Frequently Asked Questions
How can therapy help me?
A number of benefits are available from participating in therapy. Therapists can provide support, problem-solving skills, and enhanced coping strategies for issues such as depression, anxiety, relationship troubles, grief, stress management, body image issues and creative blocks. Many people also find that counselors can be a tremendous assets to managing personal growth, interpersonal relationships, family concerns, marriage issues, and the hassles of daily life. Therapists can provide a fresh perspective on a difficult problem or point you in the direction of a solution. The benefits you obtain from therapy depend on how well you use the process and put into practice what you learn. Some of the benefits available from therapy include:
Attaining a better understanding of yourself, your goals and values.
Developing skills for improving your relationships.
Finding resolution to the issues of concerns that lead you to seek therapy.
Learning new ways to cope with stress and anxiety.
Managing anger, grief, depression, and other emotional issues.
Improving communication and listening skills.
Changing old behavior patterns and developing new ones.
Discovering new ways to solve problems in your family or marriage.
Improving your self-esteem and boosting self-confidence.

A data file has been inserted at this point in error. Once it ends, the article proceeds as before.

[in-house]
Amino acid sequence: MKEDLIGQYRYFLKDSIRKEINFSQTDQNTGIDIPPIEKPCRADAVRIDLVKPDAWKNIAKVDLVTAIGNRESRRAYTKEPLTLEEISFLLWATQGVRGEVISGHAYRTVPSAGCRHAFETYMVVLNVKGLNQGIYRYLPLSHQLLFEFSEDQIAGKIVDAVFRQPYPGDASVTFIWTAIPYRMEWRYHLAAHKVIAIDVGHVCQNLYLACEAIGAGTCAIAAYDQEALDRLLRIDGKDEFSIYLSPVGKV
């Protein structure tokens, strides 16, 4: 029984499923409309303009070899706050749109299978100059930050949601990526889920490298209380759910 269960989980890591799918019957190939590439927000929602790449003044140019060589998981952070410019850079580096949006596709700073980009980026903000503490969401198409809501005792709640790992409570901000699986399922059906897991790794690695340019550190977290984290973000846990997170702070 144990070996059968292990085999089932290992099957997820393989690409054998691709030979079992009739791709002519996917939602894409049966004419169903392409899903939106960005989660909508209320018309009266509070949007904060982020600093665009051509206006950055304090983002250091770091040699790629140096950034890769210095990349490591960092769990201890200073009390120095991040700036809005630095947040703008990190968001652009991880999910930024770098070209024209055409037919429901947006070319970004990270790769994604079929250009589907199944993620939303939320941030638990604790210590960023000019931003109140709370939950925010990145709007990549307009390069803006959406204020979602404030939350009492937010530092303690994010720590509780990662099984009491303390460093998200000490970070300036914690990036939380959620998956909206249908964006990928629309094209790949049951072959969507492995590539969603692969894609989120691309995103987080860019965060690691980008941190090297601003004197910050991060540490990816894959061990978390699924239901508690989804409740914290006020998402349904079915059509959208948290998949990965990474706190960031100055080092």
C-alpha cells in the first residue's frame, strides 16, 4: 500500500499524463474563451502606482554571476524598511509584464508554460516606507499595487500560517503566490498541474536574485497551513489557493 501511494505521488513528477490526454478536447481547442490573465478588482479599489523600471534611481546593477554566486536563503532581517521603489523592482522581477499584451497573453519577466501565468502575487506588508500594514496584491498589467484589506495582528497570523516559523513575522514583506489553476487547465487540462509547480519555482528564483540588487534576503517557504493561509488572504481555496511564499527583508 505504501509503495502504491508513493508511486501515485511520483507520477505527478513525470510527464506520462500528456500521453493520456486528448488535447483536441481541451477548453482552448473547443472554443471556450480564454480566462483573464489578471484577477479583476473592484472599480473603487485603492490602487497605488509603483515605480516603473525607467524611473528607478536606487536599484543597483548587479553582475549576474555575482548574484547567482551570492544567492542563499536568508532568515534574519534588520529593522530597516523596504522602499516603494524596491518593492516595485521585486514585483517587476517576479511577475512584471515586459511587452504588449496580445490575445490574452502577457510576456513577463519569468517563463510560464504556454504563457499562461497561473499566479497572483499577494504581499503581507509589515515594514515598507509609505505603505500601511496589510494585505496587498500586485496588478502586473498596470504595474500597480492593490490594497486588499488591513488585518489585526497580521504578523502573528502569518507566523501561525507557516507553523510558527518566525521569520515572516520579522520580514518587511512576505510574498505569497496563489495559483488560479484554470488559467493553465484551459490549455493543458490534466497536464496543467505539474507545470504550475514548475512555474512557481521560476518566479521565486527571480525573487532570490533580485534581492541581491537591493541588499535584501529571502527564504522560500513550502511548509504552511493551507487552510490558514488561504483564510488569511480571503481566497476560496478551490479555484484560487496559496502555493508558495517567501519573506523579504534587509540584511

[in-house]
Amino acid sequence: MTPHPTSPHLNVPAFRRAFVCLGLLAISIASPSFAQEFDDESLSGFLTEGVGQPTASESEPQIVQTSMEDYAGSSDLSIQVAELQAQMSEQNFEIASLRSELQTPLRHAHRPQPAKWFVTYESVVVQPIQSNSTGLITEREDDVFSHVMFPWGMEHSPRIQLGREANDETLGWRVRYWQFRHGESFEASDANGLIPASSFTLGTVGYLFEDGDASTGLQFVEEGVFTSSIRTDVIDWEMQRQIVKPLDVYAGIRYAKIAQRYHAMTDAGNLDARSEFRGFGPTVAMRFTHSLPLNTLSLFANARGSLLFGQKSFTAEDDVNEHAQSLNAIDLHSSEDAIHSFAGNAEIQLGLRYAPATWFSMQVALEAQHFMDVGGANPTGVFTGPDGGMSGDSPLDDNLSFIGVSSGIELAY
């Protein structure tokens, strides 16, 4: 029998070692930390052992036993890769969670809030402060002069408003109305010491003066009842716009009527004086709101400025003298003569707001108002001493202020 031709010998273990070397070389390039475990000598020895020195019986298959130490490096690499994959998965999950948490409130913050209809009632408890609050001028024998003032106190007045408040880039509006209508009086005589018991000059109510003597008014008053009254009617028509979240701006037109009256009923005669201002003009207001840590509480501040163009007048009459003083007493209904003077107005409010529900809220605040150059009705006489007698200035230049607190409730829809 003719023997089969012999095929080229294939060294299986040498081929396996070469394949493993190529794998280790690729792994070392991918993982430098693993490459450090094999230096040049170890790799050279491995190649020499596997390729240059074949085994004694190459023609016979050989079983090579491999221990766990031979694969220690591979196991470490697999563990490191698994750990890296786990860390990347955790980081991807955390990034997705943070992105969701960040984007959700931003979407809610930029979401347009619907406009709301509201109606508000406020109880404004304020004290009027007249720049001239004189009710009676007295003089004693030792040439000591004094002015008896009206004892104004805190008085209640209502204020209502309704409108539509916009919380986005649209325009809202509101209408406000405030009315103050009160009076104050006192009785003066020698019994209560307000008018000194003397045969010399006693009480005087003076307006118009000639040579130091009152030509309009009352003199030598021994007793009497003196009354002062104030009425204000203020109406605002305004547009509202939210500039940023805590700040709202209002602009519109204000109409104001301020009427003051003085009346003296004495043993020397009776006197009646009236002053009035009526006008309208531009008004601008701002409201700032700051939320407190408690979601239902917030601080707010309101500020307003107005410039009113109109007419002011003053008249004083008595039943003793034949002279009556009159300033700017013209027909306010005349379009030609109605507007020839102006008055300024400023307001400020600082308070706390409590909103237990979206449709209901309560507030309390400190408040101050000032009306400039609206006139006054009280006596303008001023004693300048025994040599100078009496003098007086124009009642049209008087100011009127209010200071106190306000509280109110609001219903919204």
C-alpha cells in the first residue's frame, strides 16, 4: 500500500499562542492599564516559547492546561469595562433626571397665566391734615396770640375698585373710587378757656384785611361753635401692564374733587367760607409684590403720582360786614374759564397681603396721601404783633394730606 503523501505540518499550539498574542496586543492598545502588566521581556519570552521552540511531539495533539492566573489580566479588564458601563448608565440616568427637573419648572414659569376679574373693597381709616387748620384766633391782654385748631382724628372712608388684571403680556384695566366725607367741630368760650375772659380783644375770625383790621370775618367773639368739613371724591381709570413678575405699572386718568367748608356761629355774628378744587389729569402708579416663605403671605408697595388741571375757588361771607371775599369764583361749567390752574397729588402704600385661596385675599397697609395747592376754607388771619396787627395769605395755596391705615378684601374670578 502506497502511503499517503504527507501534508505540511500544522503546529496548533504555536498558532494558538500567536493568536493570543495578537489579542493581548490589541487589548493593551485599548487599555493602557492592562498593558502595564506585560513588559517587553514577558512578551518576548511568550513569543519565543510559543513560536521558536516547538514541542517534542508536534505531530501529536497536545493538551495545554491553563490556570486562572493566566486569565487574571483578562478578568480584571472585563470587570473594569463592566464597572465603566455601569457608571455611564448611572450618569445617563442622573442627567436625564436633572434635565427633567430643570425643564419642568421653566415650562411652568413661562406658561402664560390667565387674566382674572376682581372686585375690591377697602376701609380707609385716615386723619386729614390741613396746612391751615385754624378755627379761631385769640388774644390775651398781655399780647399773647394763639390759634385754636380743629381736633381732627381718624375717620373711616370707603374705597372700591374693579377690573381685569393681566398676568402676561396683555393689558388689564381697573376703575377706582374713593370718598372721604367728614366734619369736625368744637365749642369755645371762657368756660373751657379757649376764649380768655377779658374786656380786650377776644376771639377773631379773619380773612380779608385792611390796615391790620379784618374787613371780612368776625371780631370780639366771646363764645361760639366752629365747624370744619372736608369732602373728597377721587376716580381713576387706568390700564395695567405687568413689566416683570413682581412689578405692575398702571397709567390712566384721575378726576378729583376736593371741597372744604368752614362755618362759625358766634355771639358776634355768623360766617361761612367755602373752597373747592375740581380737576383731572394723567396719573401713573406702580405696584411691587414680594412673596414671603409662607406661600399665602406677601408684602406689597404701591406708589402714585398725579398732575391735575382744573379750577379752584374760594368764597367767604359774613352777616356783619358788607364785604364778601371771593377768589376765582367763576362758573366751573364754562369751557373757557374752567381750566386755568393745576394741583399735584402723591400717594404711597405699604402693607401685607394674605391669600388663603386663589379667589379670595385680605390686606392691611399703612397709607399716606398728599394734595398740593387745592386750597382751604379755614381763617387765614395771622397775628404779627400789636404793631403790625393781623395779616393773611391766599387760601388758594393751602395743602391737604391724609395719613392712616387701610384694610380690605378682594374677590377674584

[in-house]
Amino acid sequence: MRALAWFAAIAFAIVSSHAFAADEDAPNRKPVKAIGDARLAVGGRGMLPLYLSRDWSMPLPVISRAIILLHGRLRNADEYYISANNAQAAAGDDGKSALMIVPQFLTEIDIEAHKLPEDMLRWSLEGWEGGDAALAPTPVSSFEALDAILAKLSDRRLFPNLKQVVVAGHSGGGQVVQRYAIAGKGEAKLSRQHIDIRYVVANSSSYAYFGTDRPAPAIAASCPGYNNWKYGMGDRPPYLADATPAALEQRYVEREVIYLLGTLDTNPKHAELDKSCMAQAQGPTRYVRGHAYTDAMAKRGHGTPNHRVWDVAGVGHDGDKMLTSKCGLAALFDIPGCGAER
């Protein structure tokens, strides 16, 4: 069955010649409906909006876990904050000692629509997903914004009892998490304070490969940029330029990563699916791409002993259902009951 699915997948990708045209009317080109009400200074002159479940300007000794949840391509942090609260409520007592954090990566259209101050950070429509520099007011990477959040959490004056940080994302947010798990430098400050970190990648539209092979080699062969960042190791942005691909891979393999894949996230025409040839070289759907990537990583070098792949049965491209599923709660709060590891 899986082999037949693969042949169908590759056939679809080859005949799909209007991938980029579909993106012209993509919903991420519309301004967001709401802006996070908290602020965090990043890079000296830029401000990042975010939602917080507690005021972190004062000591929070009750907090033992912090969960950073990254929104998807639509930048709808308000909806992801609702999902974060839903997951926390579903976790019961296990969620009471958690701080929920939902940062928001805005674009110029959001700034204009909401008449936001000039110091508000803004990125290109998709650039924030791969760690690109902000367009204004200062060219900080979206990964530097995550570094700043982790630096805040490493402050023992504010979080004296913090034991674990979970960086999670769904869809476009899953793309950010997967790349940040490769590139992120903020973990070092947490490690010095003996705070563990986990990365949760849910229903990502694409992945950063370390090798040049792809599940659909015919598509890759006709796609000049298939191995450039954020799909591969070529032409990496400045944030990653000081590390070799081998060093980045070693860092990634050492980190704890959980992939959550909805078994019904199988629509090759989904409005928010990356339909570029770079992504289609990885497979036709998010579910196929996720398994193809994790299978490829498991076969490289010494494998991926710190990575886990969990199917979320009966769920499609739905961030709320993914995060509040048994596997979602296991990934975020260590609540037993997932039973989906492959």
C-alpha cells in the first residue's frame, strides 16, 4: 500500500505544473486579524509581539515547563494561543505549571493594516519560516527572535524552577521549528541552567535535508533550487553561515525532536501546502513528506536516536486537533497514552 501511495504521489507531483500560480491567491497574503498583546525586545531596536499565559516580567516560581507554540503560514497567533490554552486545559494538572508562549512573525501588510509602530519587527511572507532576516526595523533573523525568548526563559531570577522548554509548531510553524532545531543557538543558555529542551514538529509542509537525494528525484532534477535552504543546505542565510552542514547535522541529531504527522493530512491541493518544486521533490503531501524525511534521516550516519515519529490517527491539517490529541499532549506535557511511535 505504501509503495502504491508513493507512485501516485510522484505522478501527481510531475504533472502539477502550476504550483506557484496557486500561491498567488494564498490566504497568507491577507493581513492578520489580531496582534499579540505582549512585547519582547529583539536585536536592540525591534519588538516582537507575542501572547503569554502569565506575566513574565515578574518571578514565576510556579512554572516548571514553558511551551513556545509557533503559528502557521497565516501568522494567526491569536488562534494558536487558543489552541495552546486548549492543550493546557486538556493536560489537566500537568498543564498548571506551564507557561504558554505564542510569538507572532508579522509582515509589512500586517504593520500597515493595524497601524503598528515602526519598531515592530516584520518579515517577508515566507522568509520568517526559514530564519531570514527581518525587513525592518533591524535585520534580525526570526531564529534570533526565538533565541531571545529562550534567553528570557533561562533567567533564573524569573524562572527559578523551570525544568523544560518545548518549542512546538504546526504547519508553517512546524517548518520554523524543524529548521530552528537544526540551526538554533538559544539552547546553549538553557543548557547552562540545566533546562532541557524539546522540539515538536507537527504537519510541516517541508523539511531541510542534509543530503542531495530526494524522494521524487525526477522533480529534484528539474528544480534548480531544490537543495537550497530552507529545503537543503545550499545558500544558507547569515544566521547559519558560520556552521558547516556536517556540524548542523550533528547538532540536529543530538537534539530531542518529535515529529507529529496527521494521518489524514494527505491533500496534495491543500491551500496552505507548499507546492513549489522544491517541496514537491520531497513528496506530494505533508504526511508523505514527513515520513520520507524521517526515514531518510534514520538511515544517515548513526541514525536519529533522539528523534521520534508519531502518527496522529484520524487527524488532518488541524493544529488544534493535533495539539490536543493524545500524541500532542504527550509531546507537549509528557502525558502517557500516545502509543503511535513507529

Do I really need therapy? I can usually handle my problems.
Everyone goes through challenging situations in life, and while you may have successfully navigated through other difficulties you've faced, there's nothing wrong with seeking out extra support when you need it. In fact, therapy is for people who have enough self-awareness to realize they need a helping hand, and that is something to be admired. You are taking responsibility by accepting where you're at in life and making a commitment to change the situation by seeking therapy. Therapy provides long-lasting benefits and support, giving you the tools you need to avoid triggers, re-direct demanding patterns, and overcome whatever challenges you face.
Why do people go to therapy and how do I know if it is right for me?
People have many different motivations for coming to psychotherapy. Some may be going through a major life transition (unemployment, divorce, new job etc.), or are not handling stressful circumstances well. Some people need assistance managing a range of other issues such as low self-esteem, depression, anxiety, addictions, relationship problems, spiritual conflicts and creative blocks. Therapy can help provide some much needed encouragement and help with skills to get them through these periods. Others may be at a point where they are ready to learn more about themselves or want to be more effective with their goals in life. In short, people seeking psychotherapy are ready to meet the challenges in their lives and are ready to make changes in their lives.
What is therapy like?
Because each person has different issues and goals for therapy, therapy will be different depending on the individual. In general, you can expect to discuss the current events happening in your life, your personal history relevant to your issues, and report progress (or any new insights gained) from previous therapy sessions. Depending on your specific needs, therapy can be short-term, for a specific issue, or longer-term, to deal with more difficult patterns or your desire for more personal development. Either way, it is most common to schedule regular sessions with your therapist (usually weekly).